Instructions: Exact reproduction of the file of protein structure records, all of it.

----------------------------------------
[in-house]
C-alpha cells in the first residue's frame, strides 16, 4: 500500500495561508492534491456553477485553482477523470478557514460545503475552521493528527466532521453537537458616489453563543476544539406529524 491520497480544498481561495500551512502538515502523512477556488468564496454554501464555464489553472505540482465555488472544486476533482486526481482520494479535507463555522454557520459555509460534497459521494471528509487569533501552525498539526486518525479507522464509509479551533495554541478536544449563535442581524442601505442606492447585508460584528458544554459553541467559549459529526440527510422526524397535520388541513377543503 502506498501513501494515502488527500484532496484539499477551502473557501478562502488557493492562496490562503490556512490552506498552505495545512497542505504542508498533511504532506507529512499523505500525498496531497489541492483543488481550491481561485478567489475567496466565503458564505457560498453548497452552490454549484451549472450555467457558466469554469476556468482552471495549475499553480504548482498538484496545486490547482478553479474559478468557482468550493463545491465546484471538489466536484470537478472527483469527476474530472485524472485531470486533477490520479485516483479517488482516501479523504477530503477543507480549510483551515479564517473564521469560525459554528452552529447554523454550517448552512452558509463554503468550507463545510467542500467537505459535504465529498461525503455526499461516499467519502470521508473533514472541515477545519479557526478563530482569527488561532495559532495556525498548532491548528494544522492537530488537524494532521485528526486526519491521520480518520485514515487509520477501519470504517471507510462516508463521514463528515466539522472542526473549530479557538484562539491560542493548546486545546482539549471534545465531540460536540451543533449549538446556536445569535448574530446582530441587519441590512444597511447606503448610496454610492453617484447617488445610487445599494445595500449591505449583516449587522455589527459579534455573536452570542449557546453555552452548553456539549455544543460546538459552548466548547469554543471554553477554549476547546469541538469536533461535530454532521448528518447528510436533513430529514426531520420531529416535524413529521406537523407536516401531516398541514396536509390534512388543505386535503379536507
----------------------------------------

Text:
[in-house]
C-alpha cells in the first residue's frame, strides 16, 4: 500500500495561508492534491456553477485553482477523470478557514460545503475552521493528527466532521453537537458616489453563543476544539406529524 491520497480544498481561495500551512502538515502523512477556488468564496454554501464555464489553472505540482465555488472544486476533482486526481482520494479535507463555522454557520459555509460534497459521494471528509487569533501552525498539526486518525479507522464509509479551533495554541478536544449563535442581524442601505442606492447585508460584528458544554459553541467559549459529526440527510422526524397535520388541513377543503 502506498501513501494515502488527500484532496484539499477551502473557501478562502488557493492562496490562503490556512490552506498552505495545512497542505504542508498533511504532506507529512499523505500525498496531497489541492483543488481550491481561485478567489475567496466565503458564505457560498453548497452552490454549484451549472450555467457558466469554469476556468482552471495549475499553480504548482498538484496545486490547482478553479474559478468557482468550493463545491465546484471538489466536484470537478472527483469527476474530472485524472485531470486533477490520479485516483479517488482516501479523504477530503477543507480549510483551515479564517473564521469560525459554528452552529447554523454550517448552512452558509463554503468550507463545510467542500467537505459535504465529498461525503455526499461516499467519502470521508473533514472541515477545519479557526478563530482569527488561532495559532495556525498548532491548528494544522492537530488537524494532521485528526486526519491521520480518520485514515487509520477501519470504517471507510462516508463521514463528515466539522472542526473549530479557538484562539491560542493548546486545546482539549471534545465531540460536540451543533449549538446556536445569535448574530446582530441587519441590512444597511447606503448610496454610492453617484447617488445610487445599494445595500449591505449583516449587522455589527459579534455573536452570542449557546453555552452548553456539549455544543460546538459552548466548547469554543471554553477554549476547546469541538469536533461535530454532521448528518447528510436533513430529514426531520420531529416535524413529521406537523407536516401531516398541514396536509390534512388543505386535503379536507